The Littoral Life: A dedication to be named later

By Dan Haag

One of my favorite things about cracking open a new book is reading the dedication. It’s for a couple of reasons. First, it’s fun to conjure up an image of to whom the writer is referring because they obviously made enough of an impact on the writer to be mentioned. The words are often simple and deeply personal.
“To Katz, of course,” writes Bill Bryson at the beginning of “A Walk In The Woods.” Carl Hiaasen opens with “In Memory of Warren Zevon” in his novel “Skinny Dip.”
Just a few words, but always enough to give me a small shiver of appreciation. It’s the ultimate love letter.
The second, decidedly more indulgent, reason I enjoy the dedication so much is that I pause and imagine who I would list should my novel ever see the light of day. I spend a few minutes putting together a few words in my head for the many loved ones who have tolerated my obsession with writing and have been forced to read and re-read multiple drafts of the same piece. The list is long and runs the entire gamut: my wife, my folks, every dog I’ve ever owned, Santa Claus, the Ramones.
But who to choose?

At this point, I’ve narrowed it down to everyone I’ve ever met and several hundred others that I haven’t. Obviously I need to do a little more editing, which is fine because a study I just read (or imagined) states that would-be authors have about as much chance of being published as Frosty the Snowman has of winning an ice cream-eating contest in hell. Or something like that.
I might have one mortal lock for my dedication, however. I even have the words ready to go for when the first edition finally goes to print: “To the Manzanita Writer’s Series. You Believed.”
Not the purest of prose, but very much to the point.
Hoffman Center for the Arts’ Manzanita Writers Series turned a robust 10 years old this past weekend. For those of you unfamiliar with the program, it’s a year-round schedule of speakers, workshops and events designed to inspire and inform writers and readers. I’ve attended many of these over the past few years and each time I’ve come away with a stronger sense of what it means to be a writer.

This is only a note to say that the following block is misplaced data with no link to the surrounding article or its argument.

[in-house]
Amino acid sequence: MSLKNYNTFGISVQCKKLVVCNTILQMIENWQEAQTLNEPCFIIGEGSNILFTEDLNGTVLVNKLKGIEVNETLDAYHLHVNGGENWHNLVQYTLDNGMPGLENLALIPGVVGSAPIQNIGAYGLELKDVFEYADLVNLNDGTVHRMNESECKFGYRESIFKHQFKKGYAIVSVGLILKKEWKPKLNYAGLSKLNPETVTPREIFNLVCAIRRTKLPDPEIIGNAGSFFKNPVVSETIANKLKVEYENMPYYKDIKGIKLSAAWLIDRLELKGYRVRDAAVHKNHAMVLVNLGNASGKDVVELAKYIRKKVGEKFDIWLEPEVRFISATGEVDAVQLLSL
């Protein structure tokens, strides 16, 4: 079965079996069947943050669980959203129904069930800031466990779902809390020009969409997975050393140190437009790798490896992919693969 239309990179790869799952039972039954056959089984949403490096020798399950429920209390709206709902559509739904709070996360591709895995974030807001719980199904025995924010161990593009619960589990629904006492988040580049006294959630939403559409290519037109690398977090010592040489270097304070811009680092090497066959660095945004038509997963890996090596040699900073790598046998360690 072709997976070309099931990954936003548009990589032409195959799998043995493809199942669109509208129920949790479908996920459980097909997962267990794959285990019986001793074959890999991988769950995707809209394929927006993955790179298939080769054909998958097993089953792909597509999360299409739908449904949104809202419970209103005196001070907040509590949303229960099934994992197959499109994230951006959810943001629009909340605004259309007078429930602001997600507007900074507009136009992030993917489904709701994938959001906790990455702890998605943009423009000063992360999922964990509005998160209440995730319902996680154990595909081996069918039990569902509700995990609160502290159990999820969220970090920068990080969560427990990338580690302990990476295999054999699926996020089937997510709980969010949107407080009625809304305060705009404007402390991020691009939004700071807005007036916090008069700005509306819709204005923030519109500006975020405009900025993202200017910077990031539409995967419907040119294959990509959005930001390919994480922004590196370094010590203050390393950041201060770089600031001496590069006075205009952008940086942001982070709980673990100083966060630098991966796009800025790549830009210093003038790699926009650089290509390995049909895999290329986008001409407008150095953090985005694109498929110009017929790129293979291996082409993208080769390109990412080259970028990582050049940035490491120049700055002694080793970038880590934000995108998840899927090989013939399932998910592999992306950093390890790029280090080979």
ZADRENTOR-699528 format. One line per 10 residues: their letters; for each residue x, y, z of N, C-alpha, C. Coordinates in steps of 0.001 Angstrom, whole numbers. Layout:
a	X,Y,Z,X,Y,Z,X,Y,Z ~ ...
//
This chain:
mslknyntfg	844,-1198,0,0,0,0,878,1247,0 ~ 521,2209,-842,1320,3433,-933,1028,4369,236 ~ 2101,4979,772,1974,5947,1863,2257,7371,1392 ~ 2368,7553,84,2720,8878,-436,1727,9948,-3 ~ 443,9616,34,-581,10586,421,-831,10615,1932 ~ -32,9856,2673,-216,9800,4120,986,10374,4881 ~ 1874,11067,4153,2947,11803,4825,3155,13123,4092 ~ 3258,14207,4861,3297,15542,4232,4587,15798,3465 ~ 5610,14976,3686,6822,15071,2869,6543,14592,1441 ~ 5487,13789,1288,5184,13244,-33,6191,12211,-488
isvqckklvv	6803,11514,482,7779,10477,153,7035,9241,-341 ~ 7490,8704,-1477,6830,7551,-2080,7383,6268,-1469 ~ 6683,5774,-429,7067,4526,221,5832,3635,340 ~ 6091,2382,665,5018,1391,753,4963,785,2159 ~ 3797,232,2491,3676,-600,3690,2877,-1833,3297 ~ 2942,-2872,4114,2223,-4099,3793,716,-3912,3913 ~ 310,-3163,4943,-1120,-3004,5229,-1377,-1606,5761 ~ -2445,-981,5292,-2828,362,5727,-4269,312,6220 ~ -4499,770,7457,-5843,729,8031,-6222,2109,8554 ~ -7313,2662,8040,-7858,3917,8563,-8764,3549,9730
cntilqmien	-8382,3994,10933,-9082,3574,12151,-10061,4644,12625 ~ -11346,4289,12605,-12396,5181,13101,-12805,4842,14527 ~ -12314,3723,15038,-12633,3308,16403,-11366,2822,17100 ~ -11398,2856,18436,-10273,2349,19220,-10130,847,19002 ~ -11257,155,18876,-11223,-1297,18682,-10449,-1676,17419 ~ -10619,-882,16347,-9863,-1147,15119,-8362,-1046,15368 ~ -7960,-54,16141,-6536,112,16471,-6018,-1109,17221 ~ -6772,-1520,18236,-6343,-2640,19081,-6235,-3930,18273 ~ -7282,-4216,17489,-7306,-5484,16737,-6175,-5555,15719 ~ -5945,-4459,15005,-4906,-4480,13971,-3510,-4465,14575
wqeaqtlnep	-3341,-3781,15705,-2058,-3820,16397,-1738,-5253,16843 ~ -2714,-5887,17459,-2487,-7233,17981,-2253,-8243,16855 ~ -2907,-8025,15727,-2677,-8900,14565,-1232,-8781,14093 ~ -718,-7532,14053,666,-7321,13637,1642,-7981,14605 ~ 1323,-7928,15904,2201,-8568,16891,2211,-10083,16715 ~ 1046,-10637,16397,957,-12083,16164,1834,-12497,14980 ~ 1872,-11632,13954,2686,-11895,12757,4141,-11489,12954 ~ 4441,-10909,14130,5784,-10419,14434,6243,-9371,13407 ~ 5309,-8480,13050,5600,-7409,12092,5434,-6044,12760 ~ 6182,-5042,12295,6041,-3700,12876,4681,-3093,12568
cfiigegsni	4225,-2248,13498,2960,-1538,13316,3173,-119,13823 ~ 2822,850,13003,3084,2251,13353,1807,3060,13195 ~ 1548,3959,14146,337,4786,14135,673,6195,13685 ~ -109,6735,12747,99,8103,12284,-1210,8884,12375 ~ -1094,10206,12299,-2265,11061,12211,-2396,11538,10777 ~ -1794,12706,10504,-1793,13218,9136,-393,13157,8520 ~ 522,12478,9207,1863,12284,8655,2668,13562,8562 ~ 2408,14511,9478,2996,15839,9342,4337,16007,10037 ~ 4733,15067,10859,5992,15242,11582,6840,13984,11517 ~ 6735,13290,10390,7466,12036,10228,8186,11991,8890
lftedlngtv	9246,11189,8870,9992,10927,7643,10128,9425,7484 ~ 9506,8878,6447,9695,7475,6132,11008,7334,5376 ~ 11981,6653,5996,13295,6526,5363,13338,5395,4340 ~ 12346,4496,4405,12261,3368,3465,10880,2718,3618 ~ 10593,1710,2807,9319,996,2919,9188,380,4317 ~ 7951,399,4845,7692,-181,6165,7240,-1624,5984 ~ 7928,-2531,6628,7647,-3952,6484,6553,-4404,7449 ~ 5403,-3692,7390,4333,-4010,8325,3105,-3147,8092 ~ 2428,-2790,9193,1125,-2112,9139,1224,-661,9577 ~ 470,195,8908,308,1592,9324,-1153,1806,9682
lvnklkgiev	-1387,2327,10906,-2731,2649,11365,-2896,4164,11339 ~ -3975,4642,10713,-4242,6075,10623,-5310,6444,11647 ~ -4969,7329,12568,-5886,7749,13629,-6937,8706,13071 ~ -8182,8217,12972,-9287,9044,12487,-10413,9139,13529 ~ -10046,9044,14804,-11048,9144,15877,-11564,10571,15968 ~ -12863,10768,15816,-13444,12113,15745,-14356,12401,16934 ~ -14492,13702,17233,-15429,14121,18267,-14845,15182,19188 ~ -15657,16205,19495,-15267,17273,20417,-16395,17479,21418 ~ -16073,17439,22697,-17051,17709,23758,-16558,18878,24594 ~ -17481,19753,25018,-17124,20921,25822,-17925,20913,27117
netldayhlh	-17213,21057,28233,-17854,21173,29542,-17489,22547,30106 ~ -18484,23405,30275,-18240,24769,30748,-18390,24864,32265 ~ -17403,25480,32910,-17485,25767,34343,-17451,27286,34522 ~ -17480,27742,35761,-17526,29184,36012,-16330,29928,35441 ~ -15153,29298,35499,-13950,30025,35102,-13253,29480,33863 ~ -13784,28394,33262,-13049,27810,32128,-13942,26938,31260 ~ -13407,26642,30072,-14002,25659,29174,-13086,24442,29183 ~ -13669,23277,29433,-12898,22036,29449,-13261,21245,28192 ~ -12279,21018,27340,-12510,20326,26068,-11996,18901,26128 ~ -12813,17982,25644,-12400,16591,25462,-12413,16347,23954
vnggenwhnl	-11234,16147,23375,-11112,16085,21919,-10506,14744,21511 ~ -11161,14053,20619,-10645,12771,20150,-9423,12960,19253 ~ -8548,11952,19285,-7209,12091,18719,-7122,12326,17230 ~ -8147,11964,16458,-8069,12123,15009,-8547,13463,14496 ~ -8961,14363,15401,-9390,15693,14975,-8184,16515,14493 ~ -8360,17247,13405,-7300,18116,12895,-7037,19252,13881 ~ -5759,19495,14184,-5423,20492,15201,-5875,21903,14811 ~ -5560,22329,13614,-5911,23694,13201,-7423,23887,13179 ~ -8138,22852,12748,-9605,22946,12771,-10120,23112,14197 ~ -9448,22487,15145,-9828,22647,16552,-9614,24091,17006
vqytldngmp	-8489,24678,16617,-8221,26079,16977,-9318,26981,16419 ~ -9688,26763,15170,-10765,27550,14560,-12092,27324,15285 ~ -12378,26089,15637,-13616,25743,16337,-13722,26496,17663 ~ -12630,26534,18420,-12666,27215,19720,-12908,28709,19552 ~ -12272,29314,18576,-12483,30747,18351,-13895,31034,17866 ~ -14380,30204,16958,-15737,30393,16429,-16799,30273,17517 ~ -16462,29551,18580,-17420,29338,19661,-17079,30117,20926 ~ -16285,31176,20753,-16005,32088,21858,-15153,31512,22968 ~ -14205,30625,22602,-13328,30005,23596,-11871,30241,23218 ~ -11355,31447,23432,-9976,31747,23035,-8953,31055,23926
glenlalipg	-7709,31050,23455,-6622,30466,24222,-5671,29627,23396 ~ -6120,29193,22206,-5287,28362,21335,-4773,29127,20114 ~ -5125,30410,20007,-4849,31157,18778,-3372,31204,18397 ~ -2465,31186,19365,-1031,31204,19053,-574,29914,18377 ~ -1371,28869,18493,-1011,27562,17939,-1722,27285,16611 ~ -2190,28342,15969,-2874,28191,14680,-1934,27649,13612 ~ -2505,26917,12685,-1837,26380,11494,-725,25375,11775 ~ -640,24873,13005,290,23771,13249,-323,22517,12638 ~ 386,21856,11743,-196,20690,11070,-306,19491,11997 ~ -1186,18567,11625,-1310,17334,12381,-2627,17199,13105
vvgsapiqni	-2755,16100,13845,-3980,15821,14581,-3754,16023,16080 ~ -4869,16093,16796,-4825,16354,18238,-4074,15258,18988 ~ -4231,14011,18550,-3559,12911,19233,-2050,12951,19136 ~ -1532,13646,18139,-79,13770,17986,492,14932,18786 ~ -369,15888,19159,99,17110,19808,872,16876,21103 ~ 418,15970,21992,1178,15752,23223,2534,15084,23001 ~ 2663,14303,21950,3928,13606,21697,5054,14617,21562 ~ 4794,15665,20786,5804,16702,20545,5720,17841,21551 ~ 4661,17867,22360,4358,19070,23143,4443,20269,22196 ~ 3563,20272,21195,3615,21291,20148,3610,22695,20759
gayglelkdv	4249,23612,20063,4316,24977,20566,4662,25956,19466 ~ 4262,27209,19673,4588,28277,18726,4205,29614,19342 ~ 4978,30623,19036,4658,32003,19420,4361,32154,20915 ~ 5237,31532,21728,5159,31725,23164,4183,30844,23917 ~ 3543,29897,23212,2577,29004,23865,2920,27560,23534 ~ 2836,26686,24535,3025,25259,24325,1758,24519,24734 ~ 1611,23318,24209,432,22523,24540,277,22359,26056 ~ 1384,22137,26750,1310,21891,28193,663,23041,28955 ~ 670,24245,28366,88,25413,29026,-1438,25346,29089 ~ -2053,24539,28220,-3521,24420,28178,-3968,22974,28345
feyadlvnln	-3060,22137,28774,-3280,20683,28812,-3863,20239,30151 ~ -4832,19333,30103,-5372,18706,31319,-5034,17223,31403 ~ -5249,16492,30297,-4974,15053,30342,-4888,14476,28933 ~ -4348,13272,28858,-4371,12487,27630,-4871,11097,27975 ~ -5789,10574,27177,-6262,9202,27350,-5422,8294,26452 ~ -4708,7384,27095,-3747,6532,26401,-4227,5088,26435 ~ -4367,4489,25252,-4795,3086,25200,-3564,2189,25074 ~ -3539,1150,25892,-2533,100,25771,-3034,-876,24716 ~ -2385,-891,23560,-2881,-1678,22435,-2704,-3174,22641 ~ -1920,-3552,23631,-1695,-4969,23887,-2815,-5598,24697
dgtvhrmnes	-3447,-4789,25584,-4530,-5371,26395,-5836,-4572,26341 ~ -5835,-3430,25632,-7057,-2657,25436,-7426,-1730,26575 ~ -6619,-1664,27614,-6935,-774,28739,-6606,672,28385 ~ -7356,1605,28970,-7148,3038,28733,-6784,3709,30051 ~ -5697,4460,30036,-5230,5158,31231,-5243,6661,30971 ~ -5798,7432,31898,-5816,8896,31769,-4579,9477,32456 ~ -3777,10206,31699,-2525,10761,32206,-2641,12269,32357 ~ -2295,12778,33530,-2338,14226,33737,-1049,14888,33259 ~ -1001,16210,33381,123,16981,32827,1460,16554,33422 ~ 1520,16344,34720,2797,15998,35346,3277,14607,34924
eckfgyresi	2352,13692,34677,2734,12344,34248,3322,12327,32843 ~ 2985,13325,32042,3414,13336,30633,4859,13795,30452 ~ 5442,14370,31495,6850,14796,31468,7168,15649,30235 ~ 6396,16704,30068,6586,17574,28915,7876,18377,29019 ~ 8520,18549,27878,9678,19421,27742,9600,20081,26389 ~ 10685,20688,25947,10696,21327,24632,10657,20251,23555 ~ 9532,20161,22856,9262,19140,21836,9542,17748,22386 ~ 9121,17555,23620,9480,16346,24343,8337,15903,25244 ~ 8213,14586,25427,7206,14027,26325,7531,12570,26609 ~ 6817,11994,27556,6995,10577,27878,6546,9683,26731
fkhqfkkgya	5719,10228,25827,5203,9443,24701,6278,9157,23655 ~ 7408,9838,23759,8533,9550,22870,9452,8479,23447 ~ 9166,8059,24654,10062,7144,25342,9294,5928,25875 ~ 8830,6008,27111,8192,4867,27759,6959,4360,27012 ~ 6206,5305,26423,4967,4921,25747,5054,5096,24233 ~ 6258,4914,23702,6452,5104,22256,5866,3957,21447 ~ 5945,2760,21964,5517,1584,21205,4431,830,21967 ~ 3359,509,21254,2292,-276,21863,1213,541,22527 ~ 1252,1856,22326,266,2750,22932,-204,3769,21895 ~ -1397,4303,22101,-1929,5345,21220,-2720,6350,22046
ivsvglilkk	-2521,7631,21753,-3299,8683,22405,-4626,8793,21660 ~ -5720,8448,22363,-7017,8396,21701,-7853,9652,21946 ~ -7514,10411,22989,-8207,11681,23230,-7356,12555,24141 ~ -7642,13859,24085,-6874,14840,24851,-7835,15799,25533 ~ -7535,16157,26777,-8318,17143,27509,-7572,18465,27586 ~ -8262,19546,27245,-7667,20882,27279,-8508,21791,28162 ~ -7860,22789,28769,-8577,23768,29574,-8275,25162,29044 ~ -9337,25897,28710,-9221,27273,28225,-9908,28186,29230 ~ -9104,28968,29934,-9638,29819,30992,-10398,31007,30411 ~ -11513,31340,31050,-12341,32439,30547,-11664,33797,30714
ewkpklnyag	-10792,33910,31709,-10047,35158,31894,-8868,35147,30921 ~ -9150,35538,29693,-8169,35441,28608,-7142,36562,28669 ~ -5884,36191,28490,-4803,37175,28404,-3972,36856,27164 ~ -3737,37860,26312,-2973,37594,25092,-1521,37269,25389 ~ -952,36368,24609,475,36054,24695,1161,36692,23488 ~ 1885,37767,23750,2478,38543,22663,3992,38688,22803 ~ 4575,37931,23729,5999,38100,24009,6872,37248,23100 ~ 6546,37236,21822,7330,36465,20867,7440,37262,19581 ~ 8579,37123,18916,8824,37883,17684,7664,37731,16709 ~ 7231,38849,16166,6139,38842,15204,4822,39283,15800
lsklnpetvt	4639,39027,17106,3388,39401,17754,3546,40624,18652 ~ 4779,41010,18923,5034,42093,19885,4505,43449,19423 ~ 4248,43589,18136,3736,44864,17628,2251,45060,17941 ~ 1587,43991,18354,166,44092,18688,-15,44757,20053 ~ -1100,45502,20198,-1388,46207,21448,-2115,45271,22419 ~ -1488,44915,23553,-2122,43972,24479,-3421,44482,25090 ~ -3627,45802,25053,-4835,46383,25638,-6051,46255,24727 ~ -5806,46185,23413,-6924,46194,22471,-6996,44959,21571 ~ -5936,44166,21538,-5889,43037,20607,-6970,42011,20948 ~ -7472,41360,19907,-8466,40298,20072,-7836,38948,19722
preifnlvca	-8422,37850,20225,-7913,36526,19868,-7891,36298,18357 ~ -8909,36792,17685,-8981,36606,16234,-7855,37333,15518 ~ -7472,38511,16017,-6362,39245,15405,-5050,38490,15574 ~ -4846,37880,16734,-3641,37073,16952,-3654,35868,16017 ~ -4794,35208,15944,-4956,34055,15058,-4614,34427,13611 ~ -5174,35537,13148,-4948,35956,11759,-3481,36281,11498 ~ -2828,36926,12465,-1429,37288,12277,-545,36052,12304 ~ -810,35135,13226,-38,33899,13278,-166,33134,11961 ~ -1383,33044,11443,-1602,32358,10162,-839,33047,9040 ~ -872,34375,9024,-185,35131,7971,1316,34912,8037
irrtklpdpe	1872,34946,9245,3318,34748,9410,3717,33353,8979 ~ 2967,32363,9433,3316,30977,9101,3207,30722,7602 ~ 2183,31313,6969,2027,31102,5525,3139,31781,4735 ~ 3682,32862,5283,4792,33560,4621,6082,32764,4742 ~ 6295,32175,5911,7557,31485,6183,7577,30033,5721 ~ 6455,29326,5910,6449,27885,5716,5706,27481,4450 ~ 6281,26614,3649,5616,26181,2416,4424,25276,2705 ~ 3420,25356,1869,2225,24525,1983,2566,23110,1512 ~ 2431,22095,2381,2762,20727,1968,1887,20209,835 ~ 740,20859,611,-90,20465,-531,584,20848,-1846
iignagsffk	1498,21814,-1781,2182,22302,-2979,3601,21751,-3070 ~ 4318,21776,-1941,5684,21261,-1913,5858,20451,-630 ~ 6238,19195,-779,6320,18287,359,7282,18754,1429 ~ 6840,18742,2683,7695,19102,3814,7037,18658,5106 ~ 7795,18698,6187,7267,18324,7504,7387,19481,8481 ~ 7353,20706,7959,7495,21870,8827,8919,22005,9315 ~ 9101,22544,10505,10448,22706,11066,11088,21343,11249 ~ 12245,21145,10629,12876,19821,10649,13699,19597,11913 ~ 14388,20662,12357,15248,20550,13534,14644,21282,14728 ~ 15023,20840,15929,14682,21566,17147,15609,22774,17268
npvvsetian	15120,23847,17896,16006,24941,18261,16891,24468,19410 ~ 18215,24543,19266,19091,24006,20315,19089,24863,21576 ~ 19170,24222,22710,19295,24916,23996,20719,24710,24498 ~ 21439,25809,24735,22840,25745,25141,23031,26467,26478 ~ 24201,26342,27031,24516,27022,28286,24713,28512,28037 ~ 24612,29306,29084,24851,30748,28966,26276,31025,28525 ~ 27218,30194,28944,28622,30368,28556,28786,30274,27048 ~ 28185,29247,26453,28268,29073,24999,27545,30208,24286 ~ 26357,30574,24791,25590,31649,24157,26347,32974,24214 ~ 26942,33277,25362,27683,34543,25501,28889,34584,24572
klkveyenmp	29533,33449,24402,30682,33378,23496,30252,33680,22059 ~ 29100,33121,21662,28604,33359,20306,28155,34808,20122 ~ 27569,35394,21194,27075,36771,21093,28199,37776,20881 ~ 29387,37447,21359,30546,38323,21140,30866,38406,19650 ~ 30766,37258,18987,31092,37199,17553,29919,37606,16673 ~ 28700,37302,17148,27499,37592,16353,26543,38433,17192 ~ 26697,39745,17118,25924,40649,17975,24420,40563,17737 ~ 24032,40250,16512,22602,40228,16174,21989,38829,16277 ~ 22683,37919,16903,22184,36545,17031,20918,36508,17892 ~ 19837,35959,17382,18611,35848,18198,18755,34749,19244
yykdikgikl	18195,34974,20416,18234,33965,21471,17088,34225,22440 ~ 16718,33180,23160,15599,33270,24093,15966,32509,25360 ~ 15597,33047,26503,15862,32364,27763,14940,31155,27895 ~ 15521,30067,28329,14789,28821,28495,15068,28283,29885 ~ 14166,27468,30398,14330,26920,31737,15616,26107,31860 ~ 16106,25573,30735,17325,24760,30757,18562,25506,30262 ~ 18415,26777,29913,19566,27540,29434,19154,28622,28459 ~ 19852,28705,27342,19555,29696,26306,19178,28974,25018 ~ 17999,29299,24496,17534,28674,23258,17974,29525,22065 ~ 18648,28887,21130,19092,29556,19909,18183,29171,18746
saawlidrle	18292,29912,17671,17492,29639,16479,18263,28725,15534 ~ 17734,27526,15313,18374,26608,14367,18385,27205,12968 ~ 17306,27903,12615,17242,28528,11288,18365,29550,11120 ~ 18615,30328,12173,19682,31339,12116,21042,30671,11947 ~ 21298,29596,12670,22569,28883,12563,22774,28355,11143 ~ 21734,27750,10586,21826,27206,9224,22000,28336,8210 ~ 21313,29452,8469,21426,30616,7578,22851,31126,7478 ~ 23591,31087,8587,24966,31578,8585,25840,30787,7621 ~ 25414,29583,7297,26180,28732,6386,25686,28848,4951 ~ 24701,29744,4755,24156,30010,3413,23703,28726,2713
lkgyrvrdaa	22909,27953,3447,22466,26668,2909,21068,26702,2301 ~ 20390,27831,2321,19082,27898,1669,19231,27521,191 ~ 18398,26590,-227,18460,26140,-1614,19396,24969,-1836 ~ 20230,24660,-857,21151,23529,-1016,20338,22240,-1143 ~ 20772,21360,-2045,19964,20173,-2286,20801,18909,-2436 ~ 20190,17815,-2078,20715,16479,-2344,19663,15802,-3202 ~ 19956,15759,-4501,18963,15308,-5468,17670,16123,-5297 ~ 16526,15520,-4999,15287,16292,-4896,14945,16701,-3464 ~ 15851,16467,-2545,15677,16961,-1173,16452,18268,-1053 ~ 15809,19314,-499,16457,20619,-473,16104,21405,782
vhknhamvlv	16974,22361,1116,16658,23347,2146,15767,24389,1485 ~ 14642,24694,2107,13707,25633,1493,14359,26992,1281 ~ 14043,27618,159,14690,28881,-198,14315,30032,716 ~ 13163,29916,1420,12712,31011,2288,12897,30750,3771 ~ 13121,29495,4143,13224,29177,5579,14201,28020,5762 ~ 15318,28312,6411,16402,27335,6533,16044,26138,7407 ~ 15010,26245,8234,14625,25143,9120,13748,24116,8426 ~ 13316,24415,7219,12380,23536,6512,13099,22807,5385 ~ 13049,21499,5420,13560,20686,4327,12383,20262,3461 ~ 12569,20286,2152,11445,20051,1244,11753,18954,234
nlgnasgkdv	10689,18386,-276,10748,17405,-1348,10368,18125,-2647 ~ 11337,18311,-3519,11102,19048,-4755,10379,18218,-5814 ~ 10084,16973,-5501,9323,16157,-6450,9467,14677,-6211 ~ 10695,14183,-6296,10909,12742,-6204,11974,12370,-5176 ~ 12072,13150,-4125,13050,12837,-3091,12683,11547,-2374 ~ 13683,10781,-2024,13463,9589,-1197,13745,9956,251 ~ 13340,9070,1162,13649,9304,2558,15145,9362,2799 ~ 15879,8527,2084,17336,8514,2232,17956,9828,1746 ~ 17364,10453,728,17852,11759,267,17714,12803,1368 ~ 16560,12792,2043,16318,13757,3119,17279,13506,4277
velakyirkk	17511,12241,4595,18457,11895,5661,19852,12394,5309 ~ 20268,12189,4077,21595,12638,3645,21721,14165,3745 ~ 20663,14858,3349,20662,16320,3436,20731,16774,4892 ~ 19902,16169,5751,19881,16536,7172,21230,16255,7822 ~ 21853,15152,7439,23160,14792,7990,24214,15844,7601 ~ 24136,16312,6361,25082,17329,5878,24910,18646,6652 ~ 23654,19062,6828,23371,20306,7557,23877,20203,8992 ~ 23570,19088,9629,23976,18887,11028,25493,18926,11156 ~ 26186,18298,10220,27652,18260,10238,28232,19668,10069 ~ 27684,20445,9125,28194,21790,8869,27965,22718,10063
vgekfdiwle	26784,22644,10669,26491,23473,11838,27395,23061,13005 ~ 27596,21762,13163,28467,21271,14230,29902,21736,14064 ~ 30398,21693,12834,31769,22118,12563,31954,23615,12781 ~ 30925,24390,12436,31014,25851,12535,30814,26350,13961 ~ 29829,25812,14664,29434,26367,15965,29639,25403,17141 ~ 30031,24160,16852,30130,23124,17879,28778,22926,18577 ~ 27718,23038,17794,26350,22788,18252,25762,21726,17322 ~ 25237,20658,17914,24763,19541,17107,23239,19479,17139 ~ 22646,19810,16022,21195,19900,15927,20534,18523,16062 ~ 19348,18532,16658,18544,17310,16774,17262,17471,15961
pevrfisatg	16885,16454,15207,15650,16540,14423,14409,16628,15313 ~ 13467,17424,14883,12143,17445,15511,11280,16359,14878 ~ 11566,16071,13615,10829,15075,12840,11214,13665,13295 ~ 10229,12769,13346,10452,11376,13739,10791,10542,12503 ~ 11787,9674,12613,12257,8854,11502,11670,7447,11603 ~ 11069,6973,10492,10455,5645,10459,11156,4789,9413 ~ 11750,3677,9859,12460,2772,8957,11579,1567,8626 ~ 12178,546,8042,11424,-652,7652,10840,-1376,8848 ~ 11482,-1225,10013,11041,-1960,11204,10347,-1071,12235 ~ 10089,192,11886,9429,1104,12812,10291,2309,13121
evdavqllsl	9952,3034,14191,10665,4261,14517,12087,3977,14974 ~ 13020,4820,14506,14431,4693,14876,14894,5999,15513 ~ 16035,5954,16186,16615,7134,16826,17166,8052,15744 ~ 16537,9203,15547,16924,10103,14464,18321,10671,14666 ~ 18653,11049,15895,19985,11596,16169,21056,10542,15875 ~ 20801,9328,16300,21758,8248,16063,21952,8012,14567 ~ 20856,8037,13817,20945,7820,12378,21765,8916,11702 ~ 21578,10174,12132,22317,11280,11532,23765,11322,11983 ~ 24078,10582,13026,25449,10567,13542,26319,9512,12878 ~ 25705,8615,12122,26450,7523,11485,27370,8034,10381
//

The Writer’s Series has made me look critically at my work and, most importantly, instilled a confidence in my voice as a writer, something I long struggled with.
I’ve written ever since I was a little kid. Whether it was dragons and knights or monsters and aliens, I always had pen to paper. As I got older, my folks let me use their old typewriter. The click-clacking would drag on well into the night and is probably a sound that still haunts their dreams.
In seventh grade, I wrote a short story about a drug deal gone wrong that resulted in a rather graphic gun battle. I’m fairly certain that it would have made Quentin Tarantino green with envy. Instead, it resulted in a rather worried phone call to my parents from my very worried English teacher.
Creating stories – some good, most awful – was never my problem. When someone wanted to read them, however, I would snatch them away and stuff them in a drawer. Seeing my words on a page was exciting, visceral. Hearing someone read them or comment on them was vomit-inducing.
This continued for many years until, for reasons I’ve yet to understand, I found myself in a class presented by the Writer’s Series. Then it was another. And another.
Slowly, I found myself wanting feedback, needing it. For the most part, I am no longer scared of having strangers read my work.
For better or worse, I’m growing into my writer’s skin.
So here’s to you, Manzanita Writer’s Series. Your dedication inside my first novel will likely have to wait a bit longer. Instead, I raise a glass of rather nice champagne and offer you these borrowed words on behalf of everyone who’s ever taken part in one of your workshops.
I think they truly capture your essence.
“The scariest moment is always just before you start” – Stephen King